Room A1 of the feasthall, on page 12, is half a column long. The first paragraph is the front door. The second paragraph is the common room description. The third paragraph describes the employees, while the fourth details the sleeping & food arrangements. During play you’d be hunting for information, trying to figure out which information is where. Right off the bat, that last paragraph could have been a small table, or boxed off, instead of being in paragraph form. It’s reference data; pulling it out of “text form” doesn’t kill the vibe. Likewise the employee section. ‘Gear carried’ can be integrated in to NPC descriptions/stats and maybe employees boxed off or tabulated as well. These two changes make it 2 paragraphs to dig through instead of four. This is probably enough to get by. Another technique would be small section headings abiev the paragraphs, like Exterior, Interior, Employees, Prices. The technique isn’t important; the desire is to orient the DM to the text QUICKLY when they are scanning it during play.

Room C4, at the bottom right of page 28, is perhaps the best example of the strengths and weaknesses of the text in one place. “A chamber of torment for the souls of the one hundred and thirteen sorcerers slain by the ancient general, a testament to his power and alleged sainthood. The chamber is a cage of ancient wards and iron bars, containing a huge pile of petrified bones. One hundred and thirteen skulls hang from the ceiling in baskets of chain beyond the bars. A plinth, molded from the stone of the floor stands before the cage and proclaims “Look upon the bones of the fallen and ask how the great, the dread, the mighty and the powerful have come so low. I am the answer to that question, for my wrath carries all before it.” No signature is inscribed below this statement.” The first and last sentence are filler. Yes, they absolutely help work to strengthen the vibe … but only incrementally more than the core text of “113 skulls hanging from the ceiling in baskets of chains.” I note that there are two more paragraphs beyond this one.

There are some logic gaps in places that stand out a little more than the ones in B2 do. The necromancer has been dead awhile, people think he might be dead, but no one has gone over to his cave to look for him. Likewise the mythic tomb, and top of the mesa, are largely unexplored in spite of them being on a major road. The bandits are at least a little friendly with the necro, but haven’t walked round the corner to talk to him. Then again, the Caves of Chaos are two miles from the keep with a road going to them, so, you know …

The NPC descriptions are fully formed. These are fleshed out people in about three sentences each: descriptions, personality, history. I could quibble with some of the choices made, prefer the personalities up front instead of descriptions and bitch a bit about a sentence for character history, or things like The Boy hanging near Bruno but Bruno not saying The Boy is always near him … things that impact play.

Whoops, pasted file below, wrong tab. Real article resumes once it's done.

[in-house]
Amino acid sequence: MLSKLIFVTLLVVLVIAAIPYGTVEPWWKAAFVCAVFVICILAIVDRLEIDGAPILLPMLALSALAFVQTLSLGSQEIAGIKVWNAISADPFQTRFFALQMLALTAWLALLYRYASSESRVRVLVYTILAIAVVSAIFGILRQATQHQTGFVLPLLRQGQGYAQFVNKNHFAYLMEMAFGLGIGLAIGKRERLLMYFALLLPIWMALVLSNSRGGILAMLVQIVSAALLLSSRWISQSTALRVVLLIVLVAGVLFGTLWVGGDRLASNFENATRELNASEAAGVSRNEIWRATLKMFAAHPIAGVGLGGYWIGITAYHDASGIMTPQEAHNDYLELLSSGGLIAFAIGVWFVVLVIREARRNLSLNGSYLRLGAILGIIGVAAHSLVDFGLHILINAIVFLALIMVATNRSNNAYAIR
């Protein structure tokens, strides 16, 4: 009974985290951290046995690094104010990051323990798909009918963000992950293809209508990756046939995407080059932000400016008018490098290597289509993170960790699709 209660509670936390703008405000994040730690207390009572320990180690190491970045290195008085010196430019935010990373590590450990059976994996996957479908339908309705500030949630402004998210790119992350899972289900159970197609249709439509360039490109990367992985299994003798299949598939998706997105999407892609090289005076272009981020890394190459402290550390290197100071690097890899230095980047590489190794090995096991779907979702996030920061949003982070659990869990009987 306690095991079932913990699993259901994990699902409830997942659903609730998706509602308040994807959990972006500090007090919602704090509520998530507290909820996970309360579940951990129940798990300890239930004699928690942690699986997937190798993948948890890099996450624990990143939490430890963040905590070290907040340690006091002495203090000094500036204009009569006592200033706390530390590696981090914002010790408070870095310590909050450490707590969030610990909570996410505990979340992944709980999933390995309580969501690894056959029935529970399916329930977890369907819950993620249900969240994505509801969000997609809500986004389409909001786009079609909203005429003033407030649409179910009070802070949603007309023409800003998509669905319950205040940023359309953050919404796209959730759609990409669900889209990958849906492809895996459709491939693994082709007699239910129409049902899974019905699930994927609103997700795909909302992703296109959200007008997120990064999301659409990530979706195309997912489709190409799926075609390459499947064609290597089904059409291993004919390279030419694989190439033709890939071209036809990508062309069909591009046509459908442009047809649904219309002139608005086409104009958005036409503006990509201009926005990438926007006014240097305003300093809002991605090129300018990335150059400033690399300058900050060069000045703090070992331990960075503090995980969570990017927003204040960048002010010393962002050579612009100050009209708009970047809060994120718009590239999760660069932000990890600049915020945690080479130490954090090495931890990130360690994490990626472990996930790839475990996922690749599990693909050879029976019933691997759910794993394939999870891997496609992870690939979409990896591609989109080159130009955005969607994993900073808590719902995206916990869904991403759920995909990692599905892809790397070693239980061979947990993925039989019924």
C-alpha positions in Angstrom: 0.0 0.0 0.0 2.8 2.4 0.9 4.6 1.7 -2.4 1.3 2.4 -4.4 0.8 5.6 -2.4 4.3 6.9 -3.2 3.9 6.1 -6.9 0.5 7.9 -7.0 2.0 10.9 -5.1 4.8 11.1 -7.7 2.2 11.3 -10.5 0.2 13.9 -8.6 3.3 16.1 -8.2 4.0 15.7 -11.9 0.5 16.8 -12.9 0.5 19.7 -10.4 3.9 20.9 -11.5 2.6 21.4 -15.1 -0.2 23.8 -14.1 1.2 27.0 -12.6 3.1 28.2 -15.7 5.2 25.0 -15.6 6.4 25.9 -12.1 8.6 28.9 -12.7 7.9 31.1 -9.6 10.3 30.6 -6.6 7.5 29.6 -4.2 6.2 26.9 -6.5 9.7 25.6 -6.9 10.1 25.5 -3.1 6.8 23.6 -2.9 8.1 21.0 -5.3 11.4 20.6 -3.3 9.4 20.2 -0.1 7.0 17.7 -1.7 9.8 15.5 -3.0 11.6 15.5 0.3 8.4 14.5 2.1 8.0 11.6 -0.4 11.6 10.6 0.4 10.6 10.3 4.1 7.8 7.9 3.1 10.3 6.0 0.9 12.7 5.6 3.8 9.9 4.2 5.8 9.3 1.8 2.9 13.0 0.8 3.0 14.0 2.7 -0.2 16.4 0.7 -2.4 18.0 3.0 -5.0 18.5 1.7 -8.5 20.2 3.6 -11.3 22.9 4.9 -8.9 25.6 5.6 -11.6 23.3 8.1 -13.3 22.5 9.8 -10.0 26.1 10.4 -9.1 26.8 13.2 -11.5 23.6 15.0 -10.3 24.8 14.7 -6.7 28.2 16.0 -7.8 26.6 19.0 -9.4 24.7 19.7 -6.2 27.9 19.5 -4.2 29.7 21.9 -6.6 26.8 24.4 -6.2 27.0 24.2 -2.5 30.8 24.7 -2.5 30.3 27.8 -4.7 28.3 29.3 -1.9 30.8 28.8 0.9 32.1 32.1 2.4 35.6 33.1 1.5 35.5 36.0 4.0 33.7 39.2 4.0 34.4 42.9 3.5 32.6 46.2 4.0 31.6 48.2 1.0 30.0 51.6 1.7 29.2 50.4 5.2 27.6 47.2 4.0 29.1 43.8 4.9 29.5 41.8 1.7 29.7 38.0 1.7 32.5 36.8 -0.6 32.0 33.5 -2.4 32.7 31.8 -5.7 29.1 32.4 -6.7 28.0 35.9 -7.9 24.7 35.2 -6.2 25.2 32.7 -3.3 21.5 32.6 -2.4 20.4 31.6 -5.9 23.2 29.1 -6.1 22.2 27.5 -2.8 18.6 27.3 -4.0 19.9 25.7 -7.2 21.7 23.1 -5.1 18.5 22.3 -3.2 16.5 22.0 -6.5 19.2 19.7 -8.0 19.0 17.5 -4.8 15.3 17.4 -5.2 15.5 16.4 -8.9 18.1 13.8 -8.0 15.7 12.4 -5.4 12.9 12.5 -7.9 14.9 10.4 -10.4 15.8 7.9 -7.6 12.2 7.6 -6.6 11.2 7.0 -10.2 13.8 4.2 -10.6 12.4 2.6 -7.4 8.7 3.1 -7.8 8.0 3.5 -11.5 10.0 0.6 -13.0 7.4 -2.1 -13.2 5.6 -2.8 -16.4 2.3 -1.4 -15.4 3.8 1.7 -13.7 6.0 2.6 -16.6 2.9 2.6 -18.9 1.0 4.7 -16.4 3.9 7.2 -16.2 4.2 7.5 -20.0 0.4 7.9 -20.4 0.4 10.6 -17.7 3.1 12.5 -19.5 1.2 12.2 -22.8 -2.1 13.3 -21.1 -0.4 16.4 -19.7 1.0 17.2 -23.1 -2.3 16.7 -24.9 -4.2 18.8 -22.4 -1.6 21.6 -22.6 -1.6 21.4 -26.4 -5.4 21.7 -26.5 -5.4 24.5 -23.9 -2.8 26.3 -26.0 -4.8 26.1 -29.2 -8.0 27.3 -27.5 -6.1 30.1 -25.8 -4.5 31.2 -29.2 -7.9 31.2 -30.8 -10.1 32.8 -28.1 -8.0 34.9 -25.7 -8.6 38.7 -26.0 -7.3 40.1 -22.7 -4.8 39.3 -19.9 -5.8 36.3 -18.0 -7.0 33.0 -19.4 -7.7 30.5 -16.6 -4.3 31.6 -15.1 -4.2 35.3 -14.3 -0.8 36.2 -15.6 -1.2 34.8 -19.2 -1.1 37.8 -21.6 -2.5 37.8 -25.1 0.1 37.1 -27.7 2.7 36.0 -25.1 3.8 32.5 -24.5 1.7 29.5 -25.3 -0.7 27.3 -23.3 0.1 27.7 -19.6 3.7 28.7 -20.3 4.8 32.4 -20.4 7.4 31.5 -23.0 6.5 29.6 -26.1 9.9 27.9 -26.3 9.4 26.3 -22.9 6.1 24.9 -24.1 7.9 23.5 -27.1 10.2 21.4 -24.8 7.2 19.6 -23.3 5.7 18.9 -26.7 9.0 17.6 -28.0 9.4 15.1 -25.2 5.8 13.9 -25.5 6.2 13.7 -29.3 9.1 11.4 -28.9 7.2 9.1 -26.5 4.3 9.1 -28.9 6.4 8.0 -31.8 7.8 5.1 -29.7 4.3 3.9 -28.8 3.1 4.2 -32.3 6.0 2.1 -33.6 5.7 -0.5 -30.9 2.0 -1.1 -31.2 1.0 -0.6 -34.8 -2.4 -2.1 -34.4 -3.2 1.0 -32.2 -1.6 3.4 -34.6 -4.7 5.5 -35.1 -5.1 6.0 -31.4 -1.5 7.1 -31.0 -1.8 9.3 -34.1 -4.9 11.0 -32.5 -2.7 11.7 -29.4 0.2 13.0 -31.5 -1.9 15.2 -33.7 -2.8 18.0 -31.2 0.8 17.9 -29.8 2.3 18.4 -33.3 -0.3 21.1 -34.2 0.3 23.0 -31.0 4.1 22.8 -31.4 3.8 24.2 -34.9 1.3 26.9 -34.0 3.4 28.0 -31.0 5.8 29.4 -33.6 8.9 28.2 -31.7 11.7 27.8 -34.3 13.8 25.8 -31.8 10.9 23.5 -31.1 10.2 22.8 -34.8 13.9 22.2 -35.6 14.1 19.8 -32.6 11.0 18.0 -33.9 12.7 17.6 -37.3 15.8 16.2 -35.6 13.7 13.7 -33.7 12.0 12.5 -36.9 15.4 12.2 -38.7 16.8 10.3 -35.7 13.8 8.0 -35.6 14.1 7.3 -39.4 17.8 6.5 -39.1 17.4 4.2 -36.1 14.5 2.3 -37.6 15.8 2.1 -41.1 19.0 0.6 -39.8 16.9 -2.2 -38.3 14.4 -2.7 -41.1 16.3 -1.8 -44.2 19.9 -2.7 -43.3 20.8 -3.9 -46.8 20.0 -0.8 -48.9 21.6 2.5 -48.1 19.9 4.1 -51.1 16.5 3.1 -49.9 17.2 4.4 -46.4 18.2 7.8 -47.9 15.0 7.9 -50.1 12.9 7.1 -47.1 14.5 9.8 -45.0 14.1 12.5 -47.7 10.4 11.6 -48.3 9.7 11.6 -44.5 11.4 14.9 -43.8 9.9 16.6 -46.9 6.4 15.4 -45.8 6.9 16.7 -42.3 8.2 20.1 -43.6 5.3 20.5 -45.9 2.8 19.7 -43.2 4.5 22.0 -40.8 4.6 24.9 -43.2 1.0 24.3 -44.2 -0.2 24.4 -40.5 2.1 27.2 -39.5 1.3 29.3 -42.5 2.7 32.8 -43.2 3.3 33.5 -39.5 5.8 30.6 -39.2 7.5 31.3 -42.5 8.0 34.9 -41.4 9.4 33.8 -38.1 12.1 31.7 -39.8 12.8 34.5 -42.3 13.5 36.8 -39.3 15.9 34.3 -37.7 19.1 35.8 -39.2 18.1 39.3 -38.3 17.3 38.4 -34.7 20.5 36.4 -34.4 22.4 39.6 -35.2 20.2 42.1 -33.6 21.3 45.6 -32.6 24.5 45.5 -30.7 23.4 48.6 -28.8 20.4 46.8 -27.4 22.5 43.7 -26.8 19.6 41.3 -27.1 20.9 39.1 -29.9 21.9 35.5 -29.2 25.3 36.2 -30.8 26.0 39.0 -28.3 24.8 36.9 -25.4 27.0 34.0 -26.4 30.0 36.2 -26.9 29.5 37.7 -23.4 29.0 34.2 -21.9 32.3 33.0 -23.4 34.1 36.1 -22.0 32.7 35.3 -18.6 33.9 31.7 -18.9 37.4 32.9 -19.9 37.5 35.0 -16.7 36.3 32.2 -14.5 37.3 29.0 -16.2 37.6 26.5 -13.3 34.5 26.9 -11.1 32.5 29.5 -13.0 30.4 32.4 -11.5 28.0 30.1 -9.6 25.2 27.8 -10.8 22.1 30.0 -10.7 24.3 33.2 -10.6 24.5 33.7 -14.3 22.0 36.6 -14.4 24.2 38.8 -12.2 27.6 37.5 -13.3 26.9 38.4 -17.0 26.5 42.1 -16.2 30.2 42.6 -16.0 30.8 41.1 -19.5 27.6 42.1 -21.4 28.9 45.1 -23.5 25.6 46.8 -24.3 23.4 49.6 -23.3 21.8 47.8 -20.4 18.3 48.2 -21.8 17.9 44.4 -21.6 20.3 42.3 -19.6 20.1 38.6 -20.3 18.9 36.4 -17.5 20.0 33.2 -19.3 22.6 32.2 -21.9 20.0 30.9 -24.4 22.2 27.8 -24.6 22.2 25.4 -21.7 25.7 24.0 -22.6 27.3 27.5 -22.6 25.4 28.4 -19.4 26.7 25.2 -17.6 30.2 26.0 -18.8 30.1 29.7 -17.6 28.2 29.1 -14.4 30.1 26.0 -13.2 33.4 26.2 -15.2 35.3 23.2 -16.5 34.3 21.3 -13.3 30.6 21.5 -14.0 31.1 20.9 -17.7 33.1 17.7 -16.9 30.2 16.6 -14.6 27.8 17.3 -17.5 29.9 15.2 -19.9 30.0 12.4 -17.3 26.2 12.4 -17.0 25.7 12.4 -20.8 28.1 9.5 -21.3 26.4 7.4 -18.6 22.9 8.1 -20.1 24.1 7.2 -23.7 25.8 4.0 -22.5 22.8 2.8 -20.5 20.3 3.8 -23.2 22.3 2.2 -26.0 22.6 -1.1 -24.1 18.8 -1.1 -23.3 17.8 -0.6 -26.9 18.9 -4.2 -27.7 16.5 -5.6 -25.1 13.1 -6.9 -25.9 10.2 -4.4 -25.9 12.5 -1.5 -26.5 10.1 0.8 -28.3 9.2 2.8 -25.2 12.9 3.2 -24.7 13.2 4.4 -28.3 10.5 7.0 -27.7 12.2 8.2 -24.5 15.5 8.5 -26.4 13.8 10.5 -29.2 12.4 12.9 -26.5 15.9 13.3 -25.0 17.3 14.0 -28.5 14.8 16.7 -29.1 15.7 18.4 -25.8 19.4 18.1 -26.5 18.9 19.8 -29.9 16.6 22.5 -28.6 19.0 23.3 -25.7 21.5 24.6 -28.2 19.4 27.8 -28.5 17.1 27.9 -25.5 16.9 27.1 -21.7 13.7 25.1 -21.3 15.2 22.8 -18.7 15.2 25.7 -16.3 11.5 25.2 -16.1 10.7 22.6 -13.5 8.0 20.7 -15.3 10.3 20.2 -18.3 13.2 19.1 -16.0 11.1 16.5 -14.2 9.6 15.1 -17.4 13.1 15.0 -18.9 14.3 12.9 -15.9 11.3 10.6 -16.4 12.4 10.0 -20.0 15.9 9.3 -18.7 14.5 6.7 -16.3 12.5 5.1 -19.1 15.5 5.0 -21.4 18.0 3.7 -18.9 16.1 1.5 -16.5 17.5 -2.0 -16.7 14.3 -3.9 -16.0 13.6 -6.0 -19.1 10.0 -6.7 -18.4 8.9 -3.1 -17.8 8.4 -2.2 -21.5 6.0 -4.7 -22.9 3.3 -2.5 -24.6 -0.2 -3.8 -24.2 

The content of this adventure is good. It has strong imagery and imaginative encounters without the usual set-piece nonsense that modern adventures resort to. The one-pager about the road and the culture around it is great. The set ups are great … and probably a challenge for the party. I really like what’s going on. Its presentation, to the DM, is the major issue. The formatting, the extra language and that FUCKING FONT all work to help obfuscate. What’s that old saying about an artist knowing when to stop painting?

This is free, at Gus’ Dungeon Of Signs blog:

This entry was posted in Reviews. Bookmark the permalink.

3 Responses to Along the Road of Tombs

  1. Gus L. says:

    Thanks for the review Bryce, I largely agree with the critique regarding text density (and the font – though I have used it again). The ‘Caves of Chaos’ issues are the result of this being a contest entry for some contest at Tenkar’s that burned out in the final round, and as such being limited to a 1/2 drawn map. If I ever rewrite the thing I’ll string everything out along a narrow sort of point/hex crawl with a lot of small randomish tomb encounters among the four major ones, a suggestion from Ben L.

    The language is very much too baroque in places – but that’s how I write usually. If you look at Kugelberg Flood you might find my best attempt so far at conciseness. Thanks again, your suggestions will be used (e.g. that font is officially dead to me – even if it’s free).

  2. Anonymous says:

    Wow! Just what I’m looking for, and free to boot. I immediately downloaded it, and thankfully I do have a highlighter. Good review, as usual.

  3. Anonymous says:

    Great resources. Thank you.

Leave a Reply

Your email address will not be published. Required fields are marked *